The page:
(Melissa takes the pen on this post)
Everyone I’ve talked to about Mexico City has raved about it. Random travelers we meet recommend it. Everyone online—tourists, digital nomads like us, and the huge influx of people working remotely because of covid—apparently adores the place. Sure, it’s a bit loud, they say, but the food is absolutely amazing! There’s history, art, and architecture! There are more museums than in any other city! There’s glorious weather all year! It’s a great place for street photography!
With all that hype, how could we say no? So, when we were looking for somewhere in the Americas for a quick(ish) spring trip, we decided to spend three weeks in Mexico City. (In making that decision, I somehow neglected to remember that I hate huge cities in general and that Latin American cities can be particularly loud and crazy.)
- I got altitude sickness and had a constant headache for the first four days. Mexico City is at 7,300 feet; I forgot about that, too, when planning to visit the city.
- Chris had intestinal problems that generally kept her in bed for the last 10 days. That seems to happen to her more often in Latin America than in Asia, for some reason, even though we eat street food in every country we visit.
- Twenty-two million people live in the Mexico City metro area; it’s the fifth-largest city in the world. There are at least 10 million cars. That is way more people and cars than I can handle. The noise, the traffic chaos, and the sheer number of pedestrians made being on the main streets stressful to the point of pain, and we couldn’t even escape it in our apartment (for reasons explained below).
- The city’s historical center was mobbed with people, both locals (it’s the main business district) and many, many tourists. I generally felt overwhelmed when I was there. The opportunities for street photography were quite good, but I usually didn’t want to be out in the noise and chaos shooting photos.
- Although Mexico City’s air pollution has improved massively over the past couple of decades (birds live here now!), it was still bad enough that we woke up in the morning thinking the world smelled like exhaust. I learned the interesting fact that fossil fuels don’t fully combust at high altitude, so vehicles produce more emissions. That problem, combined with intense sunlight and the city’s location in a bowl surrounded by mountains, makes the air pollution much worse than it might be otherwise.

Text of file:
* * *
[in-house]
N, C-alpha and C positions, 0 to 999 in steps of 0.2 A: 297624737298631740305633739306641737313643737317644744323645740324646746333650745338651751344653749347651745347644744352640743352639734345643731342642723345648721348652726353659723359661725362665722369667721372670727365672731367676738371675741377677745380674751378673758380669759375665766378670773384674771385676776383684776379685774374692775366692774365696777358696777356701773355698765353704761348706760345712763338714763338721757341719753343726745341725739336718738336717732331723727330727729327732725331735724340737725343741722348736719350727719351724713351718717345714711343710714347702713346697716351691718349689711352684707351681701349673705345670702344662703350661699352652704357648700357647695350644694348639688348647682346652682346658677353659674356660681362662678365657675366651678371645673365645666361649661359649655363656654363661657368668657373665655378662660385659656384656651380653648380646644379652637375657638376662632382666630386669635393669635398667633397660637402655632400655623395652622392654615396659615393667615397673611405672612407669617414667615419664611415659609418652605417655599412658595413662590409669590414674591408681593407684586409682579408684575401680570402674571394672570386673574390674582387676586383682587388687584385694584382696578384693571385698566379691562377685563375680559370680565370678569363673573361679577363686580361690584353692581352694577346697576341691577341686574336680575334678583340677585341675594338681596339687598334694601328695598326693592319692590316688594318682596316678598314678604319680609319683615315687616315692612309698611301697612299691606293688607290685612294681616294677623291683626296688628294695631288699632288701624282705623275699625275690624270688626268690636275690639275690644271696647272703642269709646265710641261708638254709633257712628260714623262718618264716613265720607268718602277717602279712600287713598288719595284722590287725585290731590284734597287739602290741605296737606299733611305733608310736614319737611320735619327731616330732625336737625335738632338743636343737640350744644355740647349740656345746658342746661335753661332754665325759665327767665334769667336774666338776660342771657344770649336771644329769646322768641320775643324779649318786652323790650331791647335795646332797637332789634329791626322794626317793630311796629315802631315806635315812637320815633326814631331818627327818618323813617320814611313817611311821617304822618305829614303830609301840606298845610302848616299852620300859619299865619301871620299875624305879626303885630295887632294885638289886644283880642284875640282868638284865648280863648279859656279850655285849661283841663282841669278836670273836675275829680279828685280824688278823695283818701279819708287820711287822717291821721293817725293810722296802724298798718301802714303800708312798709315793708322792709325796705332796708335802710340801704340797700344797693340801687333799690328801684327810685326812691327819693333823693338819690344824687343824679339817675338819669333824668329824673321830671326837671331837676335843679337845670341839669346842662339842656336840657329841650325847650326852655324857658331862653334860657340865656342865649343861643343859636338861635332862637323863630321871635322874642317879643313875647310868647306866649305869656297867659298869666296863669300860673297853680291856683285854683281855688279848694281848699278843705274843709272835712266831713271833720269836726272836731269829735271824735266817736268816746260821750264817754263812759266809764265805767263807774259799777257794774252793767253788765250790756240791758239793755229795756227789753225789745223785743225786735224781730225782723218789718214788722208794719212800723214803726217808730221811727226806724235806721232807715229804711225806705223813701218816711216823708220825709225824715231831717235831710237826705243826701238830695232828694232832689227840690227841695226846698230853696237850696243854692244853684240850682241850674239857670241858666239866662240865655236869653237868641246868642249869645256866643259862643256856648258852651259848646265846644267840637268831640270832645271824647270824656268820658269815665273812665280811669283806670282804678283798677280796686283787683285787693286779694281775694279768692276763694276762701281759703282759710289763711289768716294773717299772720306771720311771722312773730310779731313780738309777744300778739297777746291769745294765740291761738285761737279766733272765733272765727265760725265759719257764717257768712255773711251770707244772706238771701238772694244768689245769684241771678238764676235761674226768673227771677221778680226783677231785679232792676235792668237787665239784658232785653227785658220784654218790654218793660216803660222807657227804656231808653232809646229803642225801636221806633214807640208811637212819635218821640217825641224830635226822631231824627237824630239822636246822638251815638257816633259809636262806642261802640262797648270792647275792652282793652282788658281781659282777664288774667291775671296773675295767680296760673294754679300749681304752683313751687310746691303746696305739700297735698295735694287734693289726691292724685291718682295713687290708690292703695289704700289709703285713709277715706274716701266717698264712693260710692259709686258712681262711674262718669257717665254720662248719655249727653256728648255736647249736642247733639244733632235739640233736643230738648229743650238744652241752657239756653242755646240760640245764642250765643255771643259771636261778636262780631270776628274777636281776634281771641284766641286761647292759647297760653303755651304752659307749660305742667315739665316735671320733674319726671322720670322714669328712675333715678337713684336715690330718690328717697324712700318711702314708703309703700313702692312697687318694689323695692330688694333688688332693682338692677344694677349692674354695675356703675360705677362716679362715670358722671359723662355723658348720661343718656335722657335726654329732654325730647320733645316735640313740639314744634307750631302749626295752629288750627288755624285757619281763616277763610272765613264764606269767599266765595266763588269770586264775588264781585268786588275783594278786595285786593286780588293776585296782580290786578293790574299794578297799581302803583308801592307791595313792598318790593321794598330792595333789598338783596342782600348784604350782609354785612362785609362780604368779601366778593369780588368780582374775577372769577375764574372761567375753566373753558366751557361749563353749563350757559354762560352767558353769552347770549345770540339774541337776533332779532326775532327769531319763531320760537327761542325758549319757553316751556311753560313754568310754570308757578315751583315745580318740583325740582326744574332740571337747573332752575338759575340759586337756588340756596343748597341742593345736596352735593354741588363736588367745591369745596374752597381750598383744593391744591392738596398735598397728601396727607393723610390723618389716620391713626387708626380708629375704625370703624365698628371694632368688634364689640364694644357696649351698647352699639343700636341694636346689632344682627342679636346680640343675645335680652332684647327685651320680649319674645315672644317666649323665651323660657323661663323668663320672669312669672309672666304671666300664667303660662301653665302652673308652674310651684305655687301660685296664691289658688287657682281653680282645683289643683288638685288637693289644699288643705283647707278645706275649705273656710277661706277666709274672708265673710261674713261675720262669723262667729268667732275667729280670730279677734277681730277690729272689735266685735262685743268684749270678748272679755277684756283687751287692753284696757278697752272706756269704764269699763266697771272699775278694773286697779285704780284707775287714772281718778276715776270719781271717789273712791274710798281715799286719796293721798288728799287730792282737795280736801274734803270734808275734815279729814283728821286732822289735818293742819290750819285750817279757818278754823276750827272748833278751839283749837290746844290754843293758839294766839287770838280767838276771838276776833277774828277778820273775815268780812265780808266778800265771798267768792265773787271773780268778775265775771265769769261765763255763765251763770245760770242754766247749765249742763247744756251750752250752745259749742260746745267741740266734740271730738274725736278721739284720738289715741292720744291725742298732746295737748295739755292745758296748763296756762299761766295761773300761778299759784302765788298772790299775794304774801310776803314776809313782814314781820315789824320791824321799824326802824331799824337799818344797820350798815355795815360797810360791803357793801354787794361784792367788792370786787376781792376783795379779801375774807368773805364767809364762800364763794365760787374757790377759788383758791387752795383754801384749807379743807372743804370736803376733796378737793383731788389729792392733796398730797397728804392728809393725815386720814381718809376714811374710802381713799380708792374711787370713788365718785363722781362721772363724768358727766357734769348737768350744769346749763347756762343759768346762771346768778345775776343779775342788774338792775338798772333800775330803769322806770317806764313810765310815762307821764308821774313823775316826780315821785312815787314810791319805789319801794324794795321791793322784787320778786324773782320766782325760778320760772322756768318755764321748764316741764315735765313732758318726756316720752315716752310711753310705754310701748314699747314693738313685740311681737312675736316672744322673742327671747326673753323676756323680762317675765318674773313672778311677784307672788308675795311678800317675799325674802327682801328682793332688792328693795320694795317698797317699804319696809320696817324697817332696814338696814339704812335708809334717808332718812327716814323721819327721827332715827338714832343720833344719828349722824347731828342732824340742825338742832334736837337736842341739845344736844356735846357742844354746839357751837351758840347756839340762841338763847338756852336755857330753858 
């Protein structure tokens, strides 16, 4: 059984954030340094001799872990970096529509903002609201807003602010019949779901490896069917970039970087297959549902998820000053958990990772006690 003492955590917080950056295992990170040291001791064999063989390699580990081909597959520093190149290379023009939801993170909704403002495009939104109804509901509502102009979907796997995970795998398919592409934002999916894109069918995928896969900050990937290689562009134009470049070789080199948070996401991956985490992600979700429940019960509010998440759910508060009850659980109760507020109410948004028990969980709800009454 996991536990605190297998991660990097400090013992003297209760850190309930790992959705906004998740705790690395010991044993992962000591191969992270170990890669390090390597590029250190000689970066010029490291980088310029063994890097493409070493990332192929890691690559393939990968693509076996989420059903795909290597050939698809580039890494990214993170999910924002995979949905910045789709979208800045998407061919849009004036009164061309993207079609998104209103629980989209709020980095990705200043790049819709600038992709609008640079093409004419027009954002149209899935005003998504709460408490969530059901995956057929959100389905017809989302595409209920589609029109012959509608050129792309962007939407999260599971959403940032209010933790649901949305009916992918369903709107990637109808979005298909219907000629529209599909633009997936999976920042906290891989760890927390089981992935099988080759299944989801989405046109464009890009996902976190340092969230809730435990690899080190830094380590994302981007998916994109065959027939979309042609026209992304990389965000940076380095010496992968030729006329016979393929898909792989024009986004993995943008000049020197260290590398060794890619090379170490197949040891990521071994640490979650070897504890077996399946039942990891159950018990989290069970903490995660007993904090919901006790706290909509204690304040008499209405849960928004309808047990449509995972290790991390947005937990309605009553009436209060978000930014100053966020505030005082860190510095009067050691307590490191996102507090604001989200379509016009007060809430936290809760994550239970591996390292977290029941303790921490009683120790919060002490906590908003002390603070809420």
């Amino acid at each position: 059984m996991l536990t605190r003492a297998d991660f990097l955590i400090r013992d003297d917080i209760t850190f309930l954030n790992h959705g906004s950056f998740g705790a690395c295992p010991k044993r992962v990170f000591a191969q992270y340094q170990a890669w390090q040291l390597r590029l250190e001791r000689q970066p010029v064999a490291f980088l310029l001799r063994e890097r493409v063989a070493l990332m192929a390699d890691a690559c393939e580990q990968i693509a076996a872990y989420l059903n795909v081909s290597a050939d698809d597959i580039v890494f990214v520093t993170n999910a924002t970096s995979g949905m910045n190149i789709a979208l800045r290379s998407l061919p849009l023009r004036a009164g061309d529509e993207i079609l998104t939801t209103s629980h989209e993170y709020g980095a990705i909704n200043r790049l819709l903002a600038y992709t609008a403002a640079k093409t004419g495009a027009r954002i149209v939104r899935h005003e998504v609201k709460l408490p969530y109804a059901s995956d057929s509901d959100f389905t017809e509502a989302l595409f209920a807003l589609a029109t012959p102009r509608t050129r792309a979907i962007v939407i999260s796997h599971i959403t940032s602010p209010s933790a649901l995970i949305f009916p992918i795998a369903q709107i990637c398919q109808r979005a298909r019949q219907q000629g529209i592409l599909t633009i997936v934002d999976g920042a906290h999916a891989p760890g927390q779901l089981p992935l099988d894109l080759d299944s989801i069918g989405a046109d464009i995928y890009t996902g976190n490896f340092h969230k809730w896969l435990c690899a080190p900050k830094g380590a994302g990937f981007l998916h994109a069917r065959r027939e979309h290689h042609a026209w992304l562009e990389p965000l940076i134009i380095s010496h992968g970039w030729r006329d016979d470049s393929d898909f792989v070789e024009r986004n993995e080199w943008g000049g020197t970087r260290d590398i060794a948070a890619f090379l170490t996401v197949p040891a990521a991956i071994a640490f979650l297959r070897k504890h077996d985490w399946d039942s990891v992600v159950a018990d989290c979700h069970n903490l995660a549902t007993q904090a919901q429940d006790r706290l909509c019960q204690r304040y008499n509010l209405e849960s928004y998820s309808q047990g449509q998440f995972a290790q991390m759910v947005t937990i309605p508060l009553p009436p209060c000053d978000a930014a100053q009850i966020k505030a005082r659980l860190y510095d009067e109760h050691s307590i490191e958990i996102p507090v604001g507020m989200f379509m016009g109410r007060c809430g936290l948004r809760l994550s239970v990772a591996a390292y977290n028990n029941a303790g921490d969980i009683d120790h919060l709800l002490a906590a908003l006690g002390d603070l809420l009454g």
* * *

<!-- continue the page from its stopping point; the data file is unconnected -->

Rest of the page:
- It was much hotter when we were there in April than weather averages from previous years suggested it would be. We hate heat and weren’t really prepared for it, packing-wise. The heat made walking around doing tourist things much less pleasant than we’d expected, so we didn’t end up seeing as many sights as we’d planned to.
- Since the city’s climate is (or used to be?) mild year-round, apartments generally don’t have heat or air conditioning. To keep cool(ish), we had to leave the windows in our AirBnB apartment open day and night. That meant there was no escape from the pollution and the street noise, even though our lovely, modern apartment (in the upscale district of Juarez) was nine stories up.
- Besides all the usual city noises (rumbling trucks, rattling buses, police sirens, car alarms), Mexico City has frustrated drivers who honk incessantly. There are also endless recorded announcements blaring from megaphones on vehicles that cruise the streets trying to sell or buy things. Common ones in our neighborhood included food trucks announcing their products (“tamales Oaxaquenos, tamales dulces, tamales de mole”), the sharp whistle made by carts selling baked sweet potatoes, and the distinctive droning, sing-song announcement of the trucks that buy scrap metal and old appliances.
Frustrated by the overwhelmingness of the city, we debated going home early. But instead we decided to move to another AirBnB apartment in a quieter part of the city. The district of Condesa is one of the most wealthy and elite areas of central Mexico City. Along with the neighboring district of Roma, it’s where most expats and digital nomads live. Apartments there are very, very expensive by local standards (and a bit of a stretch for us).
Moving to Condesa helped a lot with the noise issue and gave us easier access to green parks and sidewalk cafes. On the downside, there was little street food around, the restaurants were expensive, and we were surrounded by gringos speaking English. The neighborhood seemed very livable as a place to hang out and do remote work, so I can understand its popularity. But we were feeling sick of the city by that point.
In spite of all the negatives, there were some things we really enjoyed in Mexico City:
- The food was very good (as promised), especially the tacos al pastor and fresh juices. Chris loved starting the day with an omelet of chorizo and onions and a big glass of fresh-squeezed orange juice. Our favorite restaurant was Taqueria Orinoco, where we had lunch or dinner almost every other day.
- The National Museum of Anthropology was fascinating and hugely informative. Its amazing collection is so big that we couldn’t make it through the museum in two full days.
- There were beautiful purple jacaranda trees—a sign of spring in Mexico City—blooming everywhere. Like Washington D.C.’s cherry trees, the first jacarandas were gifts from the government of Japan (because cherry trees don’t do well in Mexico City’s climate).
Overall, I far prefer Oaxaca and Merida to Mexico City. I like the food and colonial architecture better, and the noise/traffic/crowd issues are much more manageable. This trip was a good reminder that we tend to prefer small to mid-size cities. We really should only go to megacities briefly to see important sights—like national museums and famous cathedrals—before heading to the smaller, quieter places that better suit the way we like to live.